TikTok names Aussie as new CEO

 

An Australian woman has taken over as head of the controversial Chinese social network TikTok overnight after the shock resignation of its chief executive officer less than 100 days into the job.

Vanessa Pappas, who had been serving as TikTok's general manager in the US, Australia and New Zealand, and has developed a reputation as one of its most outspoken defenders, confirmed her new role on social media.

 

Australian Vanessa Pappas is the new CEO of TikTok. Picture: Supplied
Australian Vanessa Pappas is the new CEO of TikTok. Picture: Supplied

 

The major personnel changes come at a pivotal moment for the company, coming just days after TikTok sued the US Government for forcing it to sell its American operations or leave the country within 90 days, and just weeks before its deadline to do so.

Ms Pappas, who graduated from the University of Queensland in 2000 before leaving for London and the US, will now take on the top role at the $US75 billion ($A103bn) tech firm as it faces its biggest challenge to date.

"Incredibly proud and humbled to take the role of interim head of TikTok," Ms Pappas said on social media overnight.

 

 

"Our community and our team who work so hard to enable this product continue to inspire me.

"It's truly amazing what we've accomplished in two years, I have no doubt what we can accomplish in this next chapter!"

Before joining TikTok late in 2018, Ms Pappas spent seven years at YouTube, becoming its global head of creative insights in 2015.

She has worked as the general manager of TikTok's US operations since January last year, and took over Australian and New Zealand oversight in July last year.

 

 

Australian Vanessa Pappas is the new CEO of TikTok. Picture: Getty Images
Australian Vanessa Pappas is the new CEO of TikTok. Picture: Getty Images

 

TikTok’s former CEO Kevin Mayer lasted just 100 days in the job. Picture: Disne
TikTok’s former CEO Kevin Mayer lasted just 100 days in the job. Picture: Disne

 

Ms Pappas will step into the role vacated by former Disney executive Kevin Mayer, who shocked employees at TikTok and its Chinese parent company ByteDance with his resignation announcement yesterday.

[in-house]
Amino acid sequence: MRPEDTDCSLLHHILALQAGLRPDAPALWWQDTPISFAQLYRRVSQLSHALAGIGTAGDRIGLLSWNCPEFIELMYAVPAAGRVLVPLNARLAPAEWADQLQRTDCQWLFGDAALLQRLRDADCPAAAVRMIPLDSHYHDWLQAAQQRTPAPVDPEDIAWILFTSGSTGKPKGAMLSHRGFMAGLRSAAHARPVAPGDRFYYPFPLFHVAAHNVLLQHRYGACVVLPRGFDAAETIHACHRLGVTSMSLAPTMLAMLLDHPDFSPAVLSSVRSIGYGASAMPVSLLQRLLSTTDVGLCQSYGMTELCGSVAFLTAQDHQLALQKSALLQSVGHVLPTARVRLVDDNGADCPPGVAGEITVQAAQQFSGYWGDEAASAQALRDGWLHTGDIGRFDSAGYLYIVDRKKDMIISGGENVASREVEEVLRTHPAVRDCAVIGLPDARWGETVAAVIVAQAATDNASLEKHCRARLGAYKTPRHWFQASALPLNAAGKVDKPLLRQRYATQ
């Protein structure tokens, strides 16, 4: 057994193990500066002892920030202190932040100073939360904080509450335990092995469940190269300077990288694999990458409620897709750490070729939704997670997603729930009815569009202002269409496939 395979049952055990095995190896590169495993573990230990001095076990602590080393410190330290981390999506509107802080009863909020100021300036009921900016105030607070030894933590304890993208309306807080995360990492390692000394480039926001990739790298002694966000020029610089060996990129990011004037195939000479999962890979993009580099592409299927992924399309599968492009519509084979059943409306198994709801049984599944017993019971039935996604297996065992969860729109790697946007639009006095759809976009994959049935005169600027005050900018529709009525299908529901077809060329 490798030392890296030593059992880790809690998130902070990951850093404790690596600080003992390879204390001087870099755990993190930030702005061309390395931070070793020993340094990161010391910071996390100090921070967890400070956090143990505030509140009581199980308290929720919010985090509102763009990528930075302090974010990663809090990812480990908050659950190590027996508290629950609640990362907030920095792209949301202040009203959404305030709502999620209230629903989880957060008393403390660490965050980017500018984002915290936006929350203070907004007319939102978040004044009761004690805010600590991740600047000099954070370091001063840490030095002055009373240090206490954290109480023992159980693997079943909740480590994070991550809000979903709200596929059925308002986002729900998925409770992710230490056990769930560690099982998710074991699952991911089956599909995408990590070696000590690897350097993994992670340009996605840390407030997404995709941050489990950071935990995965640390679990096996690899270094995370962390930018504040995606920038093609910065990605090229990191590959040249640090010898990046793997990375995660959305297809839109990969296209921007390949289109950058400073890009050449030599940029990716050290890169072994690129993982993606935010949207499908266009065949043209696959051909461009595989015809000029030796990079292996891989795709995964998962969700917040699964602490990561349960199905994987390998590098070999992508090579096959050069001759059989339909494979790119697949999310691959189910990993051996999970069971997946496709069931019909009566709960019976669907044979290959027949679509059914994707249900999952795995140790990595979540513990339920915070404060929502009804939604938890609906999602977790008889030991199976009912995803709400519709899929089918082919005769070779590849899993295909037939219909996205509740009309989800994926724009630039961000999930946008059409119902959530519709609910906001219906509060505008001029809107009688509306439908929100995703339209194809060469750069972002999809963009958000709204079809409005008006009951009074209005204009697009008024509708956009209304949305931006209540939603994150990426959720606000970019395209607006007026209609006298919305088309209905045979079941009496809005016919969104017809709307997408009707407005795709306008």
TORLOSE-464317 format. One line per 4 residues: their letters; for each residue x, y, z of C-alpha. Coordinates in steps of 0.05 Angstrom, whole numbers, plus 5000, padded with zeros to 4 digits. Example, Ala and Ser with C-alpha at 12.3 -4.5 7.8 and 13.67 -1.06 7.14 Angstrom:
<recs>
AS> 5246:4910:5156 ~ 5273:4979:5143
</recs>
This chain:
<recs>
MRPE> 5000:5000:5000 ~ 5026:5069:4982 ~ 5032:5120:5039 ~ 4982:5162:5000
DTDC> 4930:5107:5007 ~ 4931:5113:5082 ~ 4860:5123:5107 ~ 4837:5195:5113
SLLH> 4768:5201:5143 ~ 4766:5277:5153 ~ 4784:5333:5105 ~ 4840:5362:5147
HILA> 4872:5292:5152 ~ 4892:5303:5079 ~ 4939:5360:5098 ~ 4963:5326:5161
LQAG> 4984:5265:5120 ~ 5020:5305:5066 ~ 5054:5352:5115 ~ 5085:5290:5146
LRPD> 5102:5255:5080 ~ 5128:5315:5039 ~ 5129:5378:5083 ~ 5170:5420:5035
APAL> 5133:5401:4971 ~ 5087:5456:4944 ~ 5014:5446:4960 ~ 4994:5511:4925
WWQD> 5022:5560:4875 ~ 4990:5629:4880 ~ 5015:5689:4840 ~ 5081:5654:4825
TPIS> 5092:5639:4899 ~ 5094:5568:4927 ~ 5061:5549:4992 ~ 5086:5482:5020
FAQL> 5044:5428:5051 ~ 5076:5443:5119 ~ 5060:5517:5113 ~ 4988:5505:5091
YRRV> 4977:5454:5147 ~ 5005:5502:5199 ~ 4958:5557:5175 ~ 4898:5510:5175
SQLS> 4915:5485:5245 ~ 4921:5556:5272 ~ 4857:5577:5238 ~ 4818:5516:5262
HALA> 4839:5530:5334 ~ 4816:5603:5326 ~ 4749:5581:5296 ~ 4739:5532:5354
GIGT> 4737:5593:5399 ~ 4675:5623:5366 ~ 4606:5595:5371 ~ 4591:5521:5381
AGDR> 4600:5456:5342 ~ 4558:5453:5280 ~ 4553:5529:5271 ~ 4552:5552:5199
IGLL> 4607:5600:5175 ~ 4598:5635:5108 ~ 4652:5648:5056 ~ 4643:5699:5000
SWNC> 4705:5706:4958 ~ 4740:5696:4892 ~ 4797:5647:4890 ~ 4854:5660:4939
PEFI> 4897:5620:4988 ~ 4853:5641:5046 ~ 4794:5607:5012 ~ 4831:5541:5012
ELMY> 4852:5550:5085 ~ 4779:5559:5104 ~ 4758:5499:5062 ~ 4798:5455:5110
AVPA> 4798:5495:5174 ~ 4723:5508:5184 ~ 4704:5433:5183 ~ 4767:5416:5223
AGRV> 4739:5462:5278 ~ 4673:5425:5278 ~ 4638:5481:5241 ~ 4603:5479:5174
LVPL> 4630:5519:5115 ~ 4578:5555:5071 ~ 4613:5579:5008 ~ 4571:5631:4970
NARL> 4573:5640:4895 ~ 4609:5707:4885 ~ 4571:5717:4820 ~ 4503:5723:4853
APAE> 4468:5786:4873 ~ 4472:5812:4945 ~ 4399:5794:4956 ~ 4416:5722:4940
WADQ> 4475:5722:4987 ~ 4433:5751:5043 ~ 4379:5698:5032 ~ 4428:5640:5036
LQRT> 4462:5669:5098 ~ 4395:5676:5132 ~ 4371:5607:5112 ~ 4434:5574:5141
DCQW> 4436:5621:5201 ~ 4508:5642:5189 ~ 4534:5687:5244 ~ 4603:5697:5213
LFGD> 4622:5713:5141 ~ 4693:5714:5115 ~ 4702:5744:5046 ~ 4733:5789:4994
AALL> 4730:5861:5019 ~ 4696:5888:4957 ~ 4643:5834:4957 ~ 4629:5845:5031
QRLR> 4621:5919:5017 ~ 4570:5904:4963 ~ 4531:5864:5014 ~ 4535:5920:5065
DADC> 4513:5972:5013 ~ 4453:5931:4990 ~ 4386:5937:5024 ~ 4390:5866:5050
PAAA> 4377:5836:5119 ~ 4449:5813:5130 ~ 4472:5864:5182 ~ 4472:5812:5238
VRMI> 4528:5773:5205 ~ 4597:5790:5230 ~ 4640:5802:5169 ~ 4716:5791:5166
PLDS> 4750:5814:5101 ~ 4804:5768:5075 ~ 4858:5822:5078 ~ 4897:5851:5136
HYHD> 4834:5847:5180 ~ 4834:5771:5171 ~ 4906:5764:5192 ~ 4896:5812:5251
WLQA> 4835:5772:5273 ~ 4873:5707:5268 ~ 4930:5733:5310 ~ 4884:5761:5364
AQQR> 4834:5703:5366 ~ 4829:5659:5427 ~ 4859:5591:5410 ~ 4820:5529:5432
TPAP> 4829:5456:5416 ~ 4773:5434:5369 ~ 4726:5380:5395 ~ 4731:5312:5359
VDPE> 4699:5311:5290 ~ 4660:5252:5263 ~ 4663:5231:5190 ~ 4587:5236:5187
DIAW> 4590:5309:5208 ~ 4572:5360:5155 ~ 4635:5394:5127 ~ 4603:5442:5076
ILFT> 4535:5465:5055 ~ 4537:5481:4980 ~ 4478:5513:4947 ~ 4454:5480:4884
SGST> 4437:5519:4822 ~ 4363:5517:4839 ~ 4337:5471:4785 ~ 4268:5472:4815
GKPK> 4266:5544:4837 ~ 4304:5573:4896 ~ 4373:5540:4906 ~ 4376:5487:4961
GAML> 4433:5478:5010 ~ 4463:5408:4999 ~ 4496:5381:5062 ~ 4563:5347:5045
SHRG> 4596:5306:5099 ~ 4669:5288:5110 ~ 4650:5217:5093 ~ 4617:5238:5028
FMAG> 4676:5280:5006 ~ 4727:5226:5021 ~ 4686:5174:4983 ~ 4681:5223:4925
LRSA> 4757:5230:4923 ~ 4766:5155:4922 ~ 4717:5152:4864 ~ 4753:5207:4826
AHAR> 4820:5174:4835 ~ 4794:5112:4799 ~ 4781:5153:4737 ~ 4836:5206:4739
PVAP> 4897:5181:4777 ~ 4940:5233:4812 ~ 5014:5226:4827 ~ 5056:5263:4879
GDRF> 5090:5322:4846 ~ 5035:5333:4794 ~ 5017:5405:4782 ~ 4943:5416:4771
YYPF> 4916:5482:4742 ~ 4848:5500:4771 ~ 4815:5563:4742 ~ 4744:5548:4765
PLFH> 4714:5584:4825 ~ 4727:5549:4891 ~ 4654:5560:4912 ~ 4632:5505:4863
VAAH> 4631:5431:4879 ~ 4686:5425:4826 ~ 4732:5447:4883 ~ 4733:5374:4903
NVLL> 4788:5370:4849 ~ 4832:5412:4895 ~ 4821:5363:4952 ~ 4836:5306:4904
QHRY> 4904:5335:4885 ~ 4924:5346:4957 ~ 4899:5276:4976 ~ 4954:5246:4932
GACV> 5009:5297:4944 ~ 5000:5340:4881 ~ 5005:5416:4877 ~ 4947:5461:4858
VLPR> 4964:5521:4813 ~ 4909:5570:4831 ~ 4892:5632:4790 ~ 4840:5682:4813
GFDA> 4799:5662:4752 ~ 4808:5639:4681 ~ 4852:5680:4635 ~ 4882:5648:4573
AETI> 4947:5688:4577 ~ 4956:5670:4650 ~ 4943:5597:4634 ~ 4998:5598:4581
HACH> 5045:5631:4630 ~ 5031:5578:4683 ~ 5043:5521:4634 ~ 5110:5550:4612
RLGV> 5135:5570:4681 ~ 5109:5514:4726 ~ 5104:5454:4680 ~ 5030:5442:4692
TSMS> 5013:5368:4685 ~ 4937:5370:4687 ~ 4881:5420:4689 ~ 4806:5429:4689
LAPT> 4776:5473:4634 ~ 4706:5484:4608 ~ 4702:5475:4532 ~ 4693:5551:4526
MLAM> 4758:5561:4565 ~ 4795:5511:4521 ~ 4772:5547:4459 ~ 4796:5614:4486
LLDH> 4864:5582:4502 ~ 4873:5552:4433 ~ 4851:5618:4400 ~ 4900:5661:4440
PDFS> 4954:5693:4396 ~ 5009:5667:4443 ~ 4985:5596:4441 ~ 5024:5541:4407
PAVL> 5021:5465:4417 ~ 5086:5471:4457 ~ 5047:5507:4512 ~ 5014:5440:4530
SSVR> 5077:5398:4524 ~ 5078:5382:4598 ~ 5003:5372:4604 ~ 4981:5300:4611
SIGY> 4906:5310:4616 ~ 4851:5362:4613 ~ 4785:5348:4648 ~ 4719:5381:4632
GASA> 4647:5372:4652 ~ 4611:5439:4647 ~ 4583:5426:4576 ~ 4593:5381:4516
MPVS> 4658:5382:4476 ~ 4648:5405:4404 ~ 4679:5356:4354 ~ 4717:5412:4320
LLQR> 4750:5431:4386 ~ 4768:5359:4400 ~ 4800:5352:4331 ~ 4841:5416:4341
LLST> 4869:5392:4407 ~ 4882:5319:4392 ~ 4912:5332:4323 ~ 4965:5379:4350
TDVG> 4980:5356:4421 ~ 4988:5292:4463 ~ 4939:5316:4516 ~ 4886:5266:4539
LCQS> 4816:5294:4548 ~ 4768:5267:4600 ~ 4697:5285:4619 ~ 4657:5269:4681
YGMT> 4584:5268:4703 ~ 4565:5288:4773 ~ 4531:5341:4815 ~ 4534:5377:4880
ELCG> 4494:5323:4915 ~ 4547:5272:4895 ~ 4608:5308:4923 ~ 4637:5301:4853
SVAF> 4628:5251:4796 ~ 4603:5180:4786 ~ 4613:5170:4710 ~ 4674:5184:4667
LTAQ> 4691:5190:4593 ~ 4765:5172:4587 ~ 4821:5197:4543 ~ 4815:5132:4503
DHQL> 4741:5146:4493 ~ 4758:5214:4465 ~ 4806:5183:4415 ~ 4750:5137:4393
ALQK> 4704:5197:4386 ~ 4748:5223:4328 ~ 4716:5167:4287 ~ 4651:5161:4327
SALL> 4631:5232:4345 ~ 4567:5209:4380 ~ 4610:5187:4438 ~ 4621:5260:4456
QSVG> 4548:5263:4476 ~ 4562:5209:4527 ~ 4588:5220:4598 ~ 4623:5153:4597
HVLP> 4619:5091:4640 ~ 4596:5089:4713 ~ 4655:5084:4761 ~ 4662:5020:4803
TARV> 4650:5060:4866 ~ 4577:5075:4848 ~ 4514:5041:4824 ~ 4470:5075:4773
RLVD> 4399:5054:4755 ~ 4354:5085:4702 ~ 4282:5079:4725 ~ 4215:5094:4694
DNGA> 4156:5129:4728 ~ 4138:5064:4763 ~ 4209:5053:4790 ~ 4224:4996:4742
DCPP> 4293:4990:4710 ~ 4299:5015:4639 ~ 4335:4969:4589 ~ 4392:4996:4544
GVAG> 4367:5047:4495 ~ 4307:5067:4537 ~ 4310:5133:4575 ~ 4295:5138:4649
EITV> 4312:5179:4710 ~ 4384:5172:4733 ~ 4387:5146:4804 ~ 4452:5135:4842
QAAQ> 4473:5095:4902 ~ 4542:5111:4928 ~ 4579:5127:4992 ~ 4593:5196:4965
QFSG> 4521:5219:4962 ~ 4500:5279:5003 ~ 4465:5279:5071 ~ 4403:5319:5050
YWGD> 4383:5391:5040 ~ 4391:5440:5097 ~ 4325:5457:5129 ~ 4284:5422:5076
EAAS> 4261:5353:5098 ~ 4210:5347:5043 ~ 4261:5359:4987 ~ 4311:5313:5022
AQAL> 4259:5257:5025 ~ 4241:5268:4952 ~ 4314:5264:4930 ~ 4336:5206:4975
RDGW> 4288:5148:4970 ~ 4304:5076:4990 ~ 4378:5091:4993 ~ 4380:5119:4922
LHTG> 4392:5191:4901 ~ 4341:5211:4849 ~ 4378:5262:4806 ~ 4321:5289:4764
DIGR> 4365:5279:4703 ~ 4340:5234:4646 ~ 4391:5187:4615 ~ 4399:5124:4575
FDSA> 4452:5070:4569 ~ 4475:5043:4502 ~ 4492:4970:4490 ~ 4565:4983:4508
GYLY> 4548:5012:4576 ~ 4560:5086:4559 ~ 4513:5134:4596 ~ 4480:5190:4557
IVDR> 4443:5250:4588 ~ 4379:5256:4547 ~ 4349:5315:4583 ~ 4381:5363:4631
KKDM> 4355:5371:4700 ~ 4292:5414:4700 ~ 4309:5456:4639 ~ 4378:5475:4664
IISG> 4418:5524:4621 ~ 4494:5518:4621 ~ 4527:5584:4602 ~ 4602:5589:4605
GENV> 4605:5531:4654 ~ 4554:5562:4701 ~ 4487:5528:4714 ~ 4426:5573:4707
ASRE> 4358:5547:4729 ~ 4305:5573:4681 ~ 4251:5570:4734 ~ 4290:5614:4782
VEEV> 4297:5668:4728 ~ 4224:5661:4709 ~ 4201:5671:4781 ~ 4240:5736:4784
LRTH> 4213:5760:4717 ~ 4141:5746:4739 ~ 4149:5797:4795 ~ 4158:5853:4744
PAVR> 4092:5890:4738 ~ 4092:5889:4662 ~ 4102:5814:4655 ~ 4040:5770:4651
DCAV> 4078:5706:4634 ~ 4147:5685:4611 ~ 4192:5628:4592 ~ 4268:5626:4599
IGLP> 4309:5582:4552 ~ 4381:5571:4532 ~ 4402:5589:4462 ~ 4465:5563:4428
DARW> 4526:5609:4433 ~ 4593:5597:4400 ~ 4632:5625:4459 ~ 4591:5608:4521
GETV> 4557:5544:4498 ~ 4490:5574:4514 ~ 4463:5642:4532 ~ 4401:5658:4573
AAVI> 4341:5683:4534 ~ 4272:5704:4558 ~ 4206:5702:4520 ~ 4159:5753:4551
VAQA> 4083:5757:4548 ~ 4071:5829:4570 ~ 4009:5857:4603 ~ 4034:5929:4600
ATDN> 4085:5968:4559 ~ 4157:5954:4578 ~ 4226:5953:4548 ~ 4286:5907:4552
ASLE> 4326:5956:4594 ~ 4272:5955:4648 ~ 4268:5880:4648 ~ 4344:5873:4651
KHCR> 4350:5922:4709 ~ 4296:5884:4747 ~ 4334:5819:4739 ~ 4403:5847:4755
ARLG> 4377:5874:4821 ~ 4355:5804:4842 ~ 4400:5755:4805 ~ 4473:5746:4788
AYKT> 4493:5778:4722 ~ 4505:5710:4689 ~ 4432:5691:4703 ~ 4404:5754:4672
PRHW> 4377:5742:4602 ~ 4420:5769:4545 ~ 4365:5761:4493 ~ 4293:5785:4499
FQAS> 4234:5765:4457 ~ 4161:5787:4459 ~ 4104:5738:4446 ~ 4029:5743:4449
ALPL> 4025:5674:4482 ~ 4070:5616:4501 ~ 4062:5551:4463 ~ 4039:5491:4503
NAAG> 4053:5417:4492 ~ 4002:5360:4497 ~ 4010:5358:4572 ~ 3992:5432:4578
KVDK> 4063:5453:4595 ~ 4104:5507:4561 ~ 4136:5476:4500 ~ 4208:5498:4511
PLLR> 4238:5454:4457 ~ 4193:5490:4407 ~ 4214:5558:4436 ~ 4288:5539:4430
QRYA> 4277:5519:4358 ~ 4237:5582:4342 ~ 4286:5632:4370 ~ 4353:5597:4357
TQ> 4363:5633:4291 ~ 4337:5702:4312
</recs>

Mr Mayer announced his move in a letter to staff, blaming sharp changes to the "political environment" and the "corporate structural changes" it would require at TikTok, according to the Financial Times.

"I understand that the role that I signed up for - including running TikTok globally - will look very different as a result of the US Administration's action to push for a sell-off of the US business," he wrote.

TikTok has come under worldwide scrutiny in countries including Australia due to its Chinese ownership, past security flaws, and fears it could be used to gather intelligence from users.

 

India banned TikTok from use in June due to security concerns, and US President Donald Trump issued an executive order this month, stating that the company could have access to "Americans' personal and proprietary information" and ordering it to divest its US operations by September 15.

A second executive order has extended the deadline until November 12.

In a statement released earlier this week, TikTok outlined plans to sue the US Government over its potential ban, arguing that the administration did not give the company "due process" and ignored "our extensive efforts to address its concerns".

"To be clear, we far prefer constructive dialogue over litigation," the company's statement read.

 

"But with the Executive Order threatening to bring a ban on our US operations - eliminating the creation of 10,000 American jobs and irreparably harming the millions of Americans who turn to this app for entertainment, connection, and legitimate livelihoods that are vital especially during the pandemic - we simply have no choice."

Despite the lawsuit, it's understood that TikTok is hosting ongoing negotiations with several big tech firms to sell its US arm, including Microsoft and Oracle.

Originally published as TikTok names Aussie as new CEO


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